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Theory of Mind in Adolescents with Bipolar Disorder in Euthymic Phase: ‎Using the Strange Stories Test.

Authors
  • Zarrabipoor, Hamid1
  • Tehrani-Doost, Mehdi2
  • Shahrivar, Zahra2
  • 1 Department of Psychiatry, Tehran University of Medical Sciences, Roozbeh Hospital, Tehran, Iran.
  • 2 Department of Psychiatry, Tehran University of Medical Sciences, Roozbeh Hospital, Tehran, Iran.; Research Center for Cognitive and Behavioral Sciences, Tehran University of Medical Sciences, Tehran, Iran.
Type
Published Article
Journal
Iranian journal of psychiatry
Publication Date
July 2016
Volume
11
Issue
3
Pages
133–139
Identifiers
PMID: 27928244
Source
Medline
Keywords
License
Unknown

Abstract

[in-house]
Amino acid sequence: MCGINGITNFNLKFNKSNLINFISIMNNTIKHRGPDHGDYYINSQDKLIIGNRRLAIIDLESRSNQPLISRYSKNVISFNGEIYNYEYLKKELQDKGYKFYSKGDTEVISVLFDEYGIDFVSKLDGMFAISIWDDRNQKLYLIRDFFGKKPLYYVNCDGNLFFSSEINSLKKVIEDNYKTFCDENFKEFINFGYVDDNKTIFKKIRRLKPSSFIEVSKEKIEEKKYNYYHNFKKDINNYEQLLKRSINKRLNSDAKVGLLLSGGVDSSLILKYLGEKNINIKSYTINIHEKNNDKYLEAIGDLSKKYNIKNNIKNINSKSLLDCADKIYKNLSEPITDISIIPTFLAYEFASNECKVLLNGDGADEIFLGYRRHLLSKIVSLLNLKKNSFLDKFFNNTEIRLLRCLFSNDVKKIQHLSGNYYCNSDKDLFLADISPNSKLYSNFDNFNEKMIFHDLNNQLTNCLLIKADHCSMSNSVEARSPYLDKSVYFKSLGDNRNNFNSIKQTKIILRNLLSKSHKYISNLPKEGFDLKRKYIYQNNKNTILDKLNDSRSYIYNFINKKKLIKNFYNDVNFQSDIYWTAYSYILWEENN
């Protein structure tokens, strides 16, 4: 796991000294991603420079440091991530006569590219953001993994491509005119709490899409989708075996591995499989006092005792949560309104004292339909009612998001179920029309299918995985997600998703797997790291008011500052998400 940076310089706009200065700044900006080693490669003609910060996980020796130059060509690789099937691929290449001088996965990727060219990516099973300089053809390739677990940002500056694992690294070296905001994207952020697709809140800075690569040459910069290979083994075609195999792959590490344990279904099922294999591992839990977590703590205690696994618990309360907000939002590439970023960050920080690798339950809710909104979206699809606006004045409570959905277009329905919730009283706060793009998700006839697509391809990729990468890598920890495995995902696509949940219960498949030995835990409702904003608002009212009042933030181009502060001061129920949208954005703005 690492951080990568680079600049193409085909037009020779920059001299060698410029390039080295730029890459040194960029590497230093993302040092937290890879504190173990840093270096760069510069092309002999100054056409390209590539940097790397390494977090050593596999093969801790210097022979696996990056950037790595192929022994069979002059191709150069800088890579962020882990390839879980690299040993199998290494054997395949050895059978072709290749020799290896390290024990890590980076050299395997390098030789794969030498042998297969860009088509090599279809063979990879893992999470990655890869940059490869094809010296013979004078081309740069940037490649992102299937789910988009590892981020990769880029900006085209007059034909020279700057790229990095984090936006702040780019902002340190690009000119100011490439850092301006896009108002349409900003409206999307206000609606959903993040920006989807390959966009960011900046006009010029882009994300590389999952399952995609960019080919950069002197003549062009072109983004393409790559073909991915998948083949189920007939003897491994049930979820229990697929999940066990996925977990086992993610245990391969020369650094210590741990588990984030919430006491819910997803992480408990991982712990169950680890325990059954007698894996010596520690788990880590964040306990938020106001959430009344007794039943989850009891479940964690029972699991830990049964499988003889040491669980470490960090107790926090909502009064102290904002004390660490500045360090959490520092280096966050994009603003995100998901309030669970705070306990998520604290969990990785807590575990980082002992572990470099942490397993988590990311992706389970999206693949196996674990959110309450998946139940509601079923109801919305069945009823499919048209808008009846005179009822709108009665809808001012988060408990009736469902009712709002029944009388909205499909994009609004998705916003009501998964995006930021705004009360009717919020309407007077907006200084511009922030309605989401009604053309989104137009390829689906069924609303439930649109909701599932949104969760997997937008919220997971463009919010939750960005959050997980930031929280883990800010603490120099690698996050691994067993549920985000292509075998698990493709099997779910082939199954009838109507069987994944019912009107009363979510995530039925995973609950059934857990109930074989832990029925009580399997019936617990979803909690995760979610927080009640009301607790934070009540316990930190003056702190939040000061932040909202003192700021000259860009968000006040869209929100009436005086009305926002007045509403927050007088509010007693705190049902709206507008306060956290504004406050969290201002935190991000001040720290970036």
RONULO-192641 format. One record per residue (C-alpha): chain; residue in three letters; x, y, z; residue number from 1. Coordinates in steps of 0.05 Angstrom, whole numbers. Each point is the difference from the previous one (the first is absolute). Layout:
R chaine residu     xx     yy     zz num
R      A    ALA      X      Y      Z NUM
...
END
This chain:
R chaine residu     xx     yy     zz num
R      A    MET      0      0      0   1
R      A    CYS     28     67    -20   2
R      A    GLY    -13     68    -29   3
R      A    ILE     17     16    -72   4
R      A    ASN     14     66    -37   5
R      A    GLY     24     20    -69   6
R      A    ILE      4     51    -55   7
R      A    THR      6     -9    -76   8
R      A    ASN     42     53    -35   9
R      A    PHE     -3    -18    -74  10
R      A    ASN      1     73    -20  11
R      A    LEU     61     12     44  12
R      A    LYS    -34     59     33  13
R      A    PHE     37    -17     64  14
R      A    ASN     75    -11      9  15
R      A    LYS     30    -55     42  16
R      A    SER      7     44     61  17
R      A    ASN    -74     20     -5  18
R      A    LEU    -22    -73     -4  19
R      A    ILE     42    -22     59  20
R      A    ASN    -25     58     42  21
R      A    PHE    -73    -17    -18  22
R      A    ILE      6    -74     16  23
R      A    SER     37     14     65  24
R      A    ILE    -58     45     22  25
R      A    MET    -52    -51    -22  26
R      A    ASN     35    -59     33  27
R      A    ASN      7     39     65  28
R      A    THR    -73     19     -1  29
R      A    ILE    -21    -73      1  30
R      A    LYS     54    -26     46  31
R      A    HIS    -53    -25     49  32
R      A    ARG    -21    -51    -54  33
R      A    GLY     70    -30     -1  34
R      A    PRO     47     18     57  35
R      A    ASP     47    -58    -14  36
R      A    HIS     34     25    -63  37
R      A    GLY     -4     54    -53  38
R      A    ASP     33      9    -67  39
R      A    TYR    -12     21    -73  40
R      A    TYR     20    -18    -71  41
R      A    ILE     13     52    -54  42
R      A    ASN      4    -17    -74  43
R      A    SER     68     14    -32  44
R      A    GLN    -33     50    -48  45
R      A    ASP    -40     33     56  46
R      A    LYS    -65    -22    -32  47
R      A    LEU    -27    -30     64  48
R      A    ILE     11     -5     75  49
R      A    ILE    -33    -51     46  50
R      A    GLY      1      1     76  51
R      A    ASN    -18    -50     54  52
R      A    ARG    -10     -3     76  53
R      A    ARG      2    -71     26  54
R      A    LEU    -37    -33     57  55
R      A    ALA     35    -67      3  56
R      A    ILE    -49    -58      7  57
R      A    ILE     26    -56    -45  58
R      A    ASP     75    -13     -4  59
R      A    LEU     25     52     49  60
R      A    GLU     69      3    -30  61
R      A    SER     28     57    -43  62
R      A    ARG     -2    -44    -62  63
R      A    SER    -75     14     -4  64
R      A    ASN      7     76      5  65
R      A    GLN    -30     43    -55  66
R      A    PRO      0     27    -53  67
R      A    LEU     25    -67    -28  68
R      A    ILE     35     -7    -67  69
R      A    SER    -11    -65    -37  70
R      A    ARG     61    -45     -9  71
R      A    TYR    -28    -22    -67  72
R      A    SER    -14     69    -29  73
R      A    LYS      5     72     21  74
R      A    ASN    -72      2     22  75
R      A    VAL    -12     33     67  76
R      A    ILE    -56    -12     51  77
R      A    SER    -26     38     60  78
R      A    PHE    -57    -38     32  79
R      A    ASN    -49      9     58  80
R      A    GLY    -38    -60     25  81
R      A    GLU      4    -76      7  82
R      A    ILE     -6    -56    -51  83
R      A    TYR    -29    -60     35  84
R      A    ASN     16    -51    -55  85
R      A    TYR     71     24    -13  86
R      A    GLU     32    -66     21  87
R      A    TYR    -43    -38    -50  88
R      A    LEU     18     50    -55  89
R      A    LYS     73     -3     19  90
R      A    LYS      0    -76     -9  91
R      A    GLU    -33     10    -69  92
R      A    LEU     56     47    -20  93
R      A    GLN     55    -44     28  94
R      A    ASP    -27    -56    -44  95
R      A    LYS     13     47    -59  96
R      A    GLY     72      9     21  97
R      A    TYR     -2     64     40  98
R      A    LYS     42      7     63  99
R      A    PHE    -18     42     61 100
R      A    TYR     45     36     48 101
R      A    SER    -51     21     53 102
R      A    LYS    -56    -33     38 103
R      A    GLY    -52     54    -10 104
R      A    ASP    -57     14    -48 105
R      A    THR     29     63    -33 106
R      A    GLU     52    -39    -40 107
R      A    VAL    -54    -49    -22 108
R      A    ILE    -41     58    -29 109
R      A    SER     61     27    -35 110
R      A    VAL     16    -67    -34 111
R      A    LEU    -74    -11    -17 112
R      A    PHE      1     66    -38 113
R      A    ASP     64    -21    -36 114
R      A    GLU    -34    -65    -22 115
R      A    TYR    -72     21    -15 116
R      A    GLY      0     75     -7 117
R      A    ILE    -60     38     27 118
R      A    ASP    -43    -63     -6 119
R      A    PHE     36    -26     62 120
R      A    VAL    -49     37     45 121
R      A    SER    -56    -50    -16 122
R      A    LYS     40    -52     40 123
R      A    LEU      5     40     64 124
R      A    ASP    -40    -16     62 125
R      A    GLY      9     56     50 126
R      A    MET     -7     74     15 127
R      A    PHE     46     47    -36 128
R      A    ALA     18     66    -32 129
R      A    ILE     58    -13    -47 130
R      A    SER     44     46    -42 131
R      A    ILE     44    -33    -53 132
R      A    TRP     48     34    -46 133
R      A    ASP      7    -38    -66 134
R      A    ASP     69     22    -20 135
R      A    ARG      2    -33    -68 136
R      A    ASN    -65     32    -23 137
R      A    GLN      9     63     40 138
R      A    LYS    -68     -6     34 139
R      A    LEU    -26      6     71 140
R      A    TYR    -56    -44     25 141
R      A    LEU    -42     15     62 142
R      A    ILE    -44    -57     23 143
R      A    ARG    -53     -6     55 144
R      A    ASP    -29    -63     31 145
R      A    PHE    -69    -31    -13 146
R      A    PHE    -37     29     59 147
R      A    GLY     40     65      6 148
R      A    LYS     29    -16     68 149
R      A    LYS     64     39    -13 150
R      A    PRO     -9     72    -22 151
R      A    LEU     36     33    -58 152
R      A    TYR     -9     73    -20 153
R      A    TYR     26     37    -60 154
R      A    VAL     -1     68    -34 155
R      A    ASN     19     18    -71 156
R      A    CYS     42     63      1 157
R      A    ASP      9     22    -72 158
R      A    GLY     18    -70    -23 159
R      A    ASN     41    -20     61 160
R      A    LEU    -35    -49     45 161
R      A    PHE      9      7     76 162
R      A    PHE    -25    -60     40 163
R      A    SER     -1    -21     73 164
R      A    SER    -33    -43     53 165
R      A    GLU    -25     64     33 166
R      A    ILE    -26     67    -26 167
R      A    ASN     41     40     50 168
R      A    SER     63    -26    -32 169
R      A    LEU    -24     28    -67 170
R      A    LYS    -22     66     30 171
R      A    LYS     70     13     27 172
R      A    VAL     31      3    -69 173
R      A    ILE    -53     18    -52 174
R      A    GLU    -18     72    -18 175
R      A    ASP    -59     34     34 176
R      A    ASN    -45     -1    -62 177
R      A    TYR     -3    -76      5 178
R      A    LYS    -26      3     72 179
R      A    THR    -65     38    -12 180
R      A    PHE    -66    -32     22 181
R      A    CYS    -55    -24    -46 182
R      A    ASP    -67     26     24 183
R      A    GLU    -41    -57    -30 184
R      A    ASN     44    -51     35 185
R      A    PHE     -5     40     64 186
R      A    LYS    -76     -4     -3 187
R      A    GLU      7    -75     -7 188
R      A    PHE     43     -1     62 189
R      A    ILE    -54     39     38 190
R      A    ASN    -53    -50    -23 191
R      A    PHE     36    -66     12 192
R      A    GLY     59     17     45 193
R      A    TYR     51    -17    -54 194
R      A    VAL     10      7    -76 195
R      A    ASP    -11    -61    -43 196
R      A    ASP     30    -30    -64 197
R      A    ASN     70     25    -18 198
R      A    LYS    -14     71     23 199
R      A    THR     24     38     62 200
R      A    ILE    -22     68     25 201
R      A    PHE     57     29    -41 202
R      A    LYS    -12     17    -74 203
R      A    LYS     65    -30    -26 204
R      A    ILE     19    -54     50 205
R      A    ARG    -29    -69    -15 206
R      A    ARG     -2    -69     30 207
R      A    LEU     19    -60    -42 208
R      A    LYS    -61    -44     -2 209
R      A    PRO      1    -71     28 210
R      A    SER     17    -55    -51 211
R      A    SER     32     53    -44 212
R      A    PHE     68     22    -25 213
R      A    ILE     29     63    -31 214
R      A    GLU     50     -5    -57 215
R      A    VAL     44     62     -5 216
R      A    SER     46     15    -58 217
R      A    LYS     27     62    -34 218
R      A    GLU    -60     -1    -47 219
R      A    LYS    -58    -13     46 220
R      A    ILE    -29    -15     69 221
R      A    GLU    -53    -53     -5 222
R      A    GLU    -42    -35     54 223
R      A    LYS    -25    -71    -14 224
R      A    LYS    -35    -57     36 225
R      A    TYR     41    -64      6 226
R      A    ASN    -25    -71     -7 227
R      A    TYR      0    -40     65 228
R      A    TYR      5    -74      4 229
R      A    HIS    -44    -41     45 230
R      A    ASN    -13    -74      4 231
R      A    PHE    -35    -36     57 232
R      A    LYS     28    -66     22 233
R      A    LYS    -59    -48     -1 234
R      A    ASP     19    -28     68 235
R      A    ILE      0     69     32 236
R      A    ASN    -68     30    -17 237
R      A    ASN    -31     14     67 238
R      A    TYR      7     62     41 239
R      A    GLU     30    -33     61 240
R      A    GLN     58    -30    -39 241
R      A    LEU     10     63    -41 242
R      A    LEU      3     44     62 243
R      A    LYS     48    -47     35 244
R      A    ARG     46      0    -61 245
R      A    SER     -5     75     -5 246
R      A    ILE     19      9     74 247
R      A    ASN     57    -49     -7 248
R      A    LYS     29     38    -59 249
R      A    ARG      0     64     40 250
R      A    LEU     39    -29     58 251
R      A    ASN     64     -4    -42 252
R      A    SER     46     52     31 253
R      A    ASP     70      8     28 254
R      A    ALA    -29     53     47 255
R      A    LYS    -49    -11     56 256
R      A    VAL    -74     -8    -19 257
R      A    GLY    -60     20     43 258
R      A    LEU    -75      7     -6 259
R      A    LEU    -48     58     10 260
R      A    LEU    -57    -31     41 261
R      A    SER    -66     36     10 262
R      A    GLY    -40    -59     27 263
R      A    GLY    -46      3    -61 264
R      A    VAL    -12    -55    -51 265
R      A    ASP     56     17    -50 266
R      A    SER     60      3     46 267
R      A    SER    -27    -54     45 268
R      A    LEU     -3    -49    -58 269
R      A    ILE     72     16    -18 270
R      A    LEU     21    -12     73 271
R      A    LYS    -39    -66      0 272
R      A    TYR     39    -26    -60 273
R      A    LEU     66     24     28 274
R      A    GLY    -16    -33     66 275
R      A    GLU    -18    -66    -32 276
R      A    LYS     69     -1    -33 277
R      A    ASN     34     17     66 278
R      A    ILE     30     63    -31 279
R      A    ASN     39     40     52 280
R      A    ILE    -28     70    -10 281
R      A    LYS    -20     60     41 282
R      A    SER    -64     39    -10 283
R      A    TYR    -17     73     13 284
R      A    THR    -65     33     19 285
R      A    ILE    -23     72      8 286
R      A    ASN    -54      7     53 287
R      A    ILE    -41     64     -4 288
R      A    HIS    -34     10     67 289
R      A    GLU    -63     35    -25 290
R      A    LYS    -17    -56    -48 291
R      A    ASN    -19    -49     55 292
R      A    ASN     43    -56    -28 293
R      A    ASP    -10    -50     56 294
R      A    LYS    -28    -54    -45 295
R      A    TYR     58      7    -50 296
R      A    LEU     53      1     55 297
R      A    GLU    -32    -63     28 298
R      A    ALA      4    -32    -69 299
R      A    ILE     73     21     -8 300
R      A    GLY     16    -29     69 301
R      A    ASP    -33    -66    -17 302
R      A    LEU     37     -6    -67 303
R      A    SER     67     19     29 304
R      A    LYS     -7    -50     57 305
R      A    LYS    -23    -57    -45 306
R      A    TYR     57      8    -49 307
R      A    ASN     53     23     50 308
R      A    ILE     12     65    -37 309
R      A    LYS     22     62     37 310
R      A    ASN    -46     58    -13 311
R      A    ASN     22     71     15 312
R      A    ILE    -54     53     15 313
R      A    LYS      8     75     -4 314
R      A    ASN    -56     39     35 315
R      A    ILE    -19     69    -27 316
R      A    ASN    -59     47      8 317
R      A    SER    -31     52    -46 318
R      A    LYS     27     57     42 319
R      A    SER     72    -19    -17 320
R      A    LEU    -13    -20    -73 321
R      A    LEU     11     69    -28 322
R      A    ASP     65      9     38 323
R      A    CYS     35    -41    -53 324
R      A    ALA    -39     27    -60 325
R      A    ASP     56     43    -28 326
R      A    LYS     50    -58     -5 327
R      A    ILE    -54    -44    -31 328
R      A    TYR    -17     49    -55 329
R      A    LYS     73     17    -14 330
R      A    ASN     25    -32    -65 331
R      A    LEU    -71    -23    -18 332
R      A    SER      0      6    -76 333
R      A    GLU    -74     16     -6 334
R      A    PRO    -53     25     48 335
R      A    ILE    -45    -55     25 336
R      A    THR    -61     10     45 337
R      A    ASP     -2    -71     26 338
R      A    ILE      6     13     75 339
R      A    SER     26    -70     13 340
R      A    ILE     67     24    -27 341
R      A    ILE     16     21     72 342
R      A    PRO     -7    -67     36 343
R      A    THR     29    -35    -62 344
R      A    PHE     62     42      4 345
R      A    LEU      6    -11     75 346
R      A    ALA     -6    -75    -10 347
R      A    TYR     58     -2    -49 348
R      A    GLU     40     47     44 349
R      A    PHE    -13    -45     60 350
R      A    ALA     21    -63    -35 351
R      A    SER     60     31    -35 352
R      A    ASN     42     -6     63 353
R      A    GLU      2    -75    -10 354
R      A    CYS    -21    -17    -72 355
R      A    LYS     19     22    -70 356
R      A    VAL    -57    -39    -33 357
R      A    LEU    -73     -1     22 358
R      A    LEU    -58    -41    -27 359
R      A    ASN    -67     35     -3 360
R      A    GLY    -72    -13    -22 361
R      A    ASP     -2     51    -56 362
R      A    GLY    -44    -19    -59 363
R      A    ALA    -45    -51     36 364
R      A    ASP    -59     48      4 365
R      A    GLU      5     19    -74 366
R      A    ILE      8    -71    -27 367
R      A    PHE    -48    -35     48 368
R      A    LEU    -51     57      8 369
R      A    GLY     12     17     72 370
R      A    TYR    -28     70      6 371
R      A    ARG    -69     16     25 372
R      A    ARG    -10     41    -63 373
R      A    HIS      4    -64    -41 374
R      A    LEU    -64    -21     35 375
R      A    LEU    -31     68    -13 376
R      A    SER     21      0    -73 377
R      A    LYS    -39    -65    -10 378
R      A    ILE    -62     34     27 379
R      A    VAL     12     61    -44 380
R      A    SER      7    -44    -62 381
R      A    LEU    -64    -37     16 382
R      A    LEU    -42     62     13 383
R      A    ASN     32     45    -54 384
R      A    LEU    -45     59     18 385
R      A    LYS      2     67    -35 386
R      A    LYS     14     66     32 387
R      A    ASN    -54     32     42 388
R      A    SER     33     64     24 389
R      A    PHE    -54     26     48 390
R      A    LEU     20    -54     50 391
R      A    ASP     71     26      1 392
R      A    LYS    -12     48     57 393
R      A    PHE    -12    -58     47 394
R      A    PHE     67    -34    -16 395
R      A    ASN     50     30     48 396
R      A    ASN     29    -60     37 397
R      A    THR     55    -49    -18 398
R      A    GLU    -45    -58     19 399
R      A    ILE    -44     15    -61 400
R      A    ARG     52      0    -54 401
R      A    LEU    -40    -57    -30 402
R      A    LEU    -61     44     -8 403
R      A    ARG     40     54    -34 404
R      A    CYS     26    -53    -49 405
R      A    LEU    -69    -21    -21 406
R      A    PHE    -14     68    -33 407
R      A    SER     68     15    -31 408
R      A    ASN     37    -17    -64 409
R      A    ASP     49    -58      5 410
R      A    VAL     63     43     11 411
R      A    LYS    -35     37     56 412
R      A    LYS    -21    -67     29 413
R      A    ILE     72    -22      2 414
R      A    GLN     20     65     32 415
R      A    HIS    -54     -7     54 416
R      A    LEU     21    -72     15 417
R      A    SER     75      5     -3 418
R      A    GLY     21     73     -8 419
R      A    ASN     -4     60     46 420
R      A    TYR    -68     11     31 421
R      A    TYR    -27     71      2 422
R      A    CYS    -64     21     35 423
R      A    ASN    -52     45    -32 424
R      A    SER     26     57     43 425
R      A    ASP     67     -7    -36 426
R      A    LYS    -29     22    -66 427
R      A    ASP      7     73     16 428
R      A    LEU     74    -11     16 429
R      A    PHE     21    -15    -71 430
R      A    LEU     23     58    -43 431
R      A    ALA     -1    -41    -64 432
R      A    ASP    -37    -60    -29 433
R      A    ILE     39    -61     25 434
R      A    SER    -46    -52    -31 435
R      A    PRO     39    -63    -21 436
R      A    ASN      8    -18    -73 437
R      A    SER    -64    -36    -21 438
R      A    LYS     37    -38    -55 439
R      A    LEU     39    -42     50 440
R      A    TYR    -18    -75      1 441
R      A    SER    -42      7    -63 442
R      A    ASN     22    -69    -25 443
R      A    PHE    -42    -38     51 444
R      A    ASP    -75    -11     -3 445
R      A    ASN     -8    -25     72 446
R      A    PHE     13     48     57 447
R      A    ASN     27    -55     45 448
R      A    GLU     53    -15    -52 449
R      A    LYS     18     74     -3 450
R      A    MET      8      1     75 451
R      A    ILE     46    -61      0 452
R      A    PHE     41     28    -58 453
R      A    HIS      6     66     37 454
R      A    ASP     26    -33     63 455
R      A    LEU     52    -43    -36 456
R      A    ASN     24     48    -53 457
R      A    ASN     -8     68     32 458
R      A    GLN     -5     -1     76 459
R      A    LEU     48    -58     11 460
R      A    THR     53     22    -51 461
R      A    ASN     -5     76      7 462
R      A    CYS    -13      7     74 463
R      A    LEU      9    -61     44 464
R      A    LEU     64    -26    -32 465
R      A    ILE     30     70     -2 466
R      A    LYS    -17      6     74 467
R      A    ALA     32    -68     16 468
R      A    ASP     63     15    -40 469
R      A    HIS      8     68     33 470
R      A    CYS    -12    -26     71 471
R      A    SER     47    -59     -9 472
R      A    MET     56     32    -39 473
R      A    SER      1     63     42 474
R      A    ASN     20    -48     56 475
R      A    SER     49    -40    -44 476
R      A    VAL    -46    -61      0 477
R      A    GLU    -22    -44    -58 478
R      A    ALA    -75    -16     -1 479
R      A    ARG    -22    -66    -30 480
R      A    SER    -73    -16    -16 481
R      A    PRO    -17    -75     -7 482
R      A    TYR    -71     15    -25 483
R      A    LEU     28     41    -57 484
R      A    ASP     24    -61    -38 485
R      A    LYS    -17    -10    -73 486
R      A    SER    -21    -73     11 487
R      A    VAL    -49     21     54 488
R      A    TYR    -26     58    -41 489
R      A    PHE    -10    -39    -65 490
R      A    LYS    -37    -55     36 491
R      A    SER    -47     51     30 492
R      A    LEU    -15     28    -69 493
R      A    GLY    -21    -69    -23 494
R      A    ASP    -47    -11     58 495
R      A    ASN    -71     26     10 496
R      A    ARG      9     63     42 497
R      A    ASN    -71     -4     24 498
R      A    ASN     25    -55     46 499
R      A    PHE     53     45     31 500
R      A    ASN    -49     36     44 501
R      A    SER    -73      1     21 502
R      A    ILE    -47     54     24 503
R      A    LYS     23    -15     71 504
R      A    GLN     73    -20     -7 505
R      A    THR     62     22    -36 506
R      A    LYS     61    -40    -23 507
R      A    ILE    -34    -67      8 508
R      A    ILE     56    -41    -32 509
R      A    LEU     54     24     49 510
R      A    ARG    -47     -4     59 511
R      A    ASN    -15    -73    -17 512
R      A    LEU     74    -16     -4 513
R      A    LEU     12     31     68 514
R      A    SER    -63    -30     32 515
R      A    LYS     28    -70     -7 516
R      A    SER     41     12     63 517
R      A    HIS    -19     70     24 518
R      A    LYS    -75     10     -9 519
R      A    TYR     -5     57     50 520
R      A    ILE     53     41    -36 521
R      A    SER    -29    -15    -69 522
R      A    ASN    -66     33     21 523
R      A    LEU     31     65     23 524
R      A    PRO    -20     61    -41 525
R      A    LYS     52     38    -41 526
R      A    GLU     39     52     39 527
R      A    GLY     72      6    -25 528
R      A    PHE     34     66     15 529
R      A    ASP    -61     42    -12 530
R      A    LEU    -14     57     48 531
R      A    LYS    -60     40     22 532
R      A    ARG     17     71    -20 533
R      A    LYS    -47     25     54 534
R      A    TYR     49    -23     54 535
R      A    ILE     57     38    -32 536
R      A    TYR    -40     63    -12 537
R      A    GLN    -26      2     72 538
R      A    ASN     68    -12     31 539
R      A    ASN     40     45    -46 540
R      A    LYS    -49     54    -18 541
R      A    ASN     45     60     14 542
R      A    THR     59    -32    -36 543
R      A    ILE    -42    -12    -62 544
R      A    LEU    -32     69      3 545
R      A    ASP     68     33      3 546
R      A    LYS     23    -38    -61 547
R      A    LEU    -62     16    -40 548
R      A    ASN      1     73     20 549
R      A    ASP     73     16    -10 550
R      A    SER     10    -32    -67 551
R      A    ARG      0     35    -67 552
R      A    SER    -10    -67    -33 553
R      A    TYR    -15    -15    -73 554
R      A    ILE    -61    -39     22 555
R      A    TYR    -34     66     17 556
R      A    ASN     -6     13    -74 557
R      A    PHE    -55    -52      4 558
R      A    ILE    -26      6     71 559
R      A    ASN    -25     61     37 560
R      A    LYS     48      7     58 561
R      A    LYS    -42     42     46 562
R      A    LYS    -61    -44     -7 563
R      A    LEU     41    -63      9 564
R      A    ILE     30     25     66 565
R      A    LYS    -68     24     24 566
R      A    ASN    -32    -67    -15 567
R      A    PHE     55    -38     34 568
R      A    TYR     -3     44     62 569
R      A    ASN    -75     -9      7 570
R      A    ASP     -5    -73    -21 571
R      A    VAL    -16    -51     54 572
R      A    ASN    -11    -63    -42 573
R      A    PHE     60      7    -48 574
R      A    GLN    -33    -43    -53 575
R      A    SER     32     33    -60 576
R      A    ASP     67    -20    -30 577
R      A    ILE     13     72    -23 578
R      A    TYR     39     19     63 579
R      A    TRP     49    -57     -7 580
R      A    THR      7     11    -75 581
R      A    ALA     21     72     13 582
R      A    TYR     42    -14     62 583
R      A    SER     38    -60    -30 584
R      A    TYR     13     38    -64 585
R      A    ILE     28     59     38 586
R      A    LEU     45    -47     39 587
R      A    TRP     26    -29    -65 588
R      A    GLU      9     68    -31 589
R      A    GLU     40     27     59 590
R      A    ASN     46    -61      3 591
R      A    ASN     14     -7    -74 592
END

Objective: This study evaluated the theory of mind (ToM) in adolescents diagnosed with bipolar disorder ‎‎(BD) during their euthymic period compared to a typically developing (TD) group.‎ Method: The BD group consisted of thirty 11-18 year old inpatients in euthymic phase. The TD ‎group included 30 age, gender, and IQ matched volunteer students. To assess the diagnosis and ‎comorbid disorders, we performed the semi-structured interview of the Kiddie Schedule for Affective Disorders ‎and Schizophrenia-Present and Lifetime Version (K-SADS-PL) for the BD adolescents. To ‎evaluate the severity of attention deficit hyperactivity disorder (ADHD) and mania, Conner's ‎Parent Rating Scale-Revised version (CPRS-R), and Young Mania Rating Scale (YMRS) were ‎used, respectively. Ravens Progressive Matrices was conducted to evaluate intellectual ability in ‎the both groups. Happe Strange Stories test was performed to assess ToM in the participants. Data were ‎analyzed using the independent t-test, analysis of covariance, and Pearson Correlation analysis.‎ Results: The two groups did not show any differences in comprehending the stories; however, the BD ‎group's mentalizing scores were significantly weaker than the TD group (p<0.05).‎‎ Conclusion: The ToM impairments in adolescents with BD may be explained as a trait marker which may lead ‎to continuation of social problems even during remission‏.‏.

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